The automotive industry’s shift into digital retailing is no longer a possibility, but a reality. With the accessibility of information and commerce tools on any device, car buyers have already started to expect an experience closer to that of shopping on Amazon, Apple, or even Walmart. In fact, a recent Cox study showed that 83% of car buyers want to do all or some of the purchase process online. The tools are out there and many of the dealerships who have already made the plunge are benefiting from new operational efficiencies and higher customer engagement.
At Roadster, we recently hosted a webinar with two industry sales veterans who use Roadster’s Omnichannel Commerce tools every day (and sometimes in the middle of the night, as we learned). Dustin Dutterer from Sun Automotive Group went from selling 15 cars on a good month to averaging 36. Gabriel Hale from Rallye BMW is on track to sell 400 cars by himself for the end of the year. Both were kind enough to share their first-hand accounts of how implementing new processes allowed them to work multiple deals at the same time and provide improved customer experiences, helping to nearly double their individual monthly sales.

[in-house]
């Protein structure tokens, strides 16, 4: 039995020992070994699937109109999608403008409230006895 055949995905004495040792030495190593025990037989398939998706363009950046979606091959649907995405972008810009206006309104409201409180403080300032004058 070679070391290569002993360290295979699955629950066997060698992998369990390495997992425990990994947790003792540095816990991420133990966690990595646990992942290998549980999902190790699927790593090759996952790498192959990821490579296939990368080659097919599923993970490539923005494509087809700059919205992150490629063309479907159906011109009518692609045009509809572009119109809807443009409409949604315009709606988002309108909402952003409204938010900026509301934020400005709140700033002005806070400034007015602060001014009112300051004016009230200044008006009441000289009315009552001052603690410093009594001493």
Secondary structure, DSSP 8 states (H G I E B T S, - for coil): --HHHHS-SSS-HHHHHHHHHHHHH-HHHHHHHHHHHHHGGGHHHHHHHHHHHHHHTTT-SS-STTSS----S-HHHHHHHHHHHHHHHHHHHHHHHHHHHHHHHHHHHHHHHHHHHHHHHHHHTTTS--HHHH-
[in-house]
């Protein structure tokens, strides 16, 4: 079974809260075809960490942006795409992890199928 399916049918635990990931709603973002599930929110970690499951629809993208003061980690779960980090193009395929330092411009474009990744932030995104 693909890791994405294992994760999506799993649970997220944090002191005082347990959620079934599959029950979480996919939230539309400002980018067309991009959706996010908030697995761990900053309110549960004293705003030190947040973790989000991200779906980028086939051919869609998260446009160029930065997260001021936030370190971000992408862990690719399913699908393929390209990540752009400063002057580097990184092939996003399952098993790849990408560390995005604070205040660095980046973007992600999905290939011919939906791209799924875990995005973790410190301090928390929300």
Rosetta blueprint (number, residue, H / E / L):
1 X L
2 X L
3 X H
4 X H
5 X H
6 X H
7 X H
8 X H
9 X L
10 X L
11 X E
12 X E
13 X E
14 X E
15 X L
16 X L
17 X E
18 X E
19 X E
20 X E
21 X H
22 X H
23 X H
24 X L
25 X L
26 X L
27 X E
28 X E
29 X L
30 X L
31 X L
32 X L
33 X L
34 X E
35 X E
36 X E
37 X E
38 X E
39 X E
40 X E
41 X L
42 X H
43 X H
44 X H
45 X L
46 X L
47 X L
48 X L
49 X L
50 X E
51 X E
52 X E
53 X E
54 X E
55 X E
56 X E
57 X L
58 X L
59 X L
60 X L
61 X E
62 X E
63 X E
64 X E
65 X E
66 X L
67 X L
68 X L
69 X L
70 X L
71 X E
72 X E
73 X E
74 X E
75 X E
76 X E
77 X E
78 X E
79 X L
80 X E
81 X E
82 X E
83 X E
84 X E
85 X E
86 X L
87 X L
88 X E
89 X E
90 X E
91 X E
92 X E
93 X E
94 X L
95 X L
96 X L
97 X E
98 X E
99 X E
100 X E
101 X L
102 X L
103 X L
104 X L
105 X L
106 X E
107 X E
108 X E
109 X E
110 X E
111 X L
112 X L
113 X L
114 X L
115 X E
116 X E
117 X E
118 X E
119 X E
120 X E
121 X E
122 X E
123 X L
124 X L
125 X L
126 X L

Digital Retailing Brings a New Efficiency
With a digital-first process, the buyer and the salesperson can walk through more transparent pricing together, eliminating the time-consuming back-and-forth so many buyers have come to dread. We have found that those “let me check with my manager” moments, where buyers are left alone, are a clear point of dissatisfaction. In our study, the Roadster Time Study, we calculated that throughout the car buying process customers are left alone for an average of 2.5 hours. After the third time being left alone, satisfaction will likely have dropped as much as 30%.
Gabriel discussed how many customers now walk into an experience that’s clean and clear, which eliminates an hour or two of his usual needs analysis and presentation process. He added that because buyers now have the opportunity to hit the pause button in-store and later go online to continue where they left off, he’s able to save time as the sale moves forward remotely. The buyer has already sold themselves on the deal and he can work more on simply facilitating the experience. He has also found a surprising amount of deal-building happens around 2 a.m.
“It’s about planting seeds.”
Omnichannel Commerce tools have allowed a different sales process to emerge. It’s one that feels more transparent to the buyer and builds loyalty. The salesperson and customer can look at the deal together to see how each add-on affects the price, how their monthly payments can go up or down, and the buyer is generally in control of their own process.
Dustin shared that even when the price is higher than a competitor’s, he is able to have a guided, transparent conversation with the customers that increases his credibility. They’re more likely to trust him and if he sends out 5 deals within 10 minutes of each other, usually 2-3 of them will close within a day’s time.